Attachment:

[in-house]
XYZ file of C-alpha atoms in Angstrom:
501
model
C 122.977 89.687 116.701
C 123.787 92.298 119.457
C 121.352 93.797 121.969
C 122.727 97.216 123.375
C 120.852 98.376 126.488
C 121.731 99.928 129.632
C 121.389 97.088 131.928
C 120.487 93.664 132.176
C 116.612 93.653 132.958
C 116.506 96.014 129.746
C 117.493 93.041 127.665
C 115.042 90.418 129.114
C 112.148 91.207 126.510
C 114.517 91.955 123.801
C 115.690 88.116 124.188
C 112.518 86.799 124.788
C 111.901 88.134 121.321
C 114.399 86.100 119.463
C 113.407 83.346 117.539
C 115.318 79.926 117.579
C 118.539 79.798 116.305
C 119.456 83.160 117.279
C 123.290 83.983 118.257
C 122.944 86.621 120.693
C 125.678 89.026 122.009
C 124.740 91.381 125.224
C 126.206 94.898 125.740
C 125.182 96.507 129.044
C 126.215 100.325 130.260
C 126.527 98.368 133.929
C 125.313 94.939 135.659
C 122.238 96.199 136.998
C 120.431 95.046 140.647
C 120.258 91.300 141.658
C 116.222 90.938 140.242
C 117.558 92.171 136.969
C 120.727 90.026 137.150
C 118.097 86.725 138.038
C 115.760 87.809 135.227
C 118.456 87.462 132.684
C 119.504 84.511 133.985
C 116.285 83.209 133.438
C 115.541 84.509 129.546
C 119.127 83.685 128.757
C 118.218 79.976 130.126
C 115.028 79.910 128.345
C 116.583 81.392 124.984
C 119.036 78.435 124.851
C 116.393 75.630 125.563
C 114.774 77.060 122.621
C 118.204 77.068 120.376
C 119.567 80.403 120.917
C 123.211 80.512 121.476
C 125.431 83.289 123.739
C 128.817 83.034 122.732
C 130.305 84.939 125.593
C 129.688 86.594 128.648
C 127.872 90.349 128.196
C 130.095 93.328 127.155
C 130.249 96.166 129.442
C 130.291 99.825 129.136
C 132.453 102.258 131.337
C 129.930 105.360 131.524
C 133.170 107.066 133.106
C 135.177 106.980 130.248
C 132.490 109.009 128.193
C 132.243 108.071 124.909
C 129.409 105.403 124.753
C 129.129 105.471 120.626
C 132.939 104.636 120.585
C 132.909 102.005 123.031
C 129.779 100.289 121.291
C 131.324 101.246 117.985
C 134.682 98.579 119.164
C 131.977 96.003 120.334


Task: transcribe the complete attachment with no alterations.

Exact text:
[in-house]
XYZ file of C-alpha atoms in Angstrom:
501
model
C 122.977 89.687 116.701
C 123.787 92.298 119.457
C 121.352 93.797 121.969
C 122.727 97.216 123.375
C 120.852 98.376 126.488
C 121.731 99.928 129.632
C 121.389 97.088 131.928
C 120.487 93.664 132.176
C 116.612 93.653 132.958
C 116.506 96.014 129.746
C 117.493 93.041 127.665
C 115.042 90.418 129.114
C 112.148 91.207 126.510
C 114.517 91.955 123.801
C 115.690 88.116 124.188
C 112.518 86.799 124.788
C 111.901 88.134 121.321
C 114.399 86.100 119.463
C 113.407 83.346 117.539
C 115.318 79.926 117.579
C 118.539 79.798 116.305
C 119.456 83.160 117.279
C 123.290 83.983 118.257
C 122.944 86.621 120.693
C 125.678 89.026 122.009
C 124.740 91.381 125.224
C 126.206 94.898 125.740
C 125.182 96.507 129.044
C 126.215 100.325 130.260
C 126.527 98.368 133.929
C 125.313 94.939 135.659
C 122.238 96.199 136.998
C 120.431 95.046 140.647
C 120.258 91.300 141.658
C 116.222 90.938 140.242
C 117.558 92.171 136.969
C 120.727 90.026 137.150
C 118.097 86.725 138.038
C 115.760 87.809 135.227
C 118.456 87.462 132.684
C 119.504 84.511 133.985
C 116.285 83.209 133.438
C 115.541 84.509 129.546
C 119.127 83.685 128.757
C 118.218 79.976 130.126
C 115.028 79.910 128.345
C 116.583 81.392 124.984
C 119.036 78.435 124.851
C 116.393 75.630 125.563
C 114.774 77.060 122.621
C 118.204 77.068 120.376
C 119.567 80.403 120.917
C 123.211 80.512 121.476
C 125.431 83.289 123.739
C 128.817 83.034 122.732
C 130.305 84.939 125.593
C 129.688 86.594 128.648
C 127.872 90.349 128.196
C 130.095 93.328 127.155
C 130.249 96.166 129.442
C 130.291 99.825 129.136
C 132.453 102.258 131.337
C 129.930 105.360 131.524
C 133.170 107.066 133.106
C 135.177 106.980 130.248
C 132.490 109.009 128.193
C 132.243 108.071 124.909
C 129.409 105.403 124.753
C 129.129 105.471 120.626
C 132.939 104.636 120.585
C 132.909 102.005 123.031
C 129.779 100.289 121.291
C 131.324 101.246 117.985
C 134.682 98.579 119.164
C 131.977 96.003 120.334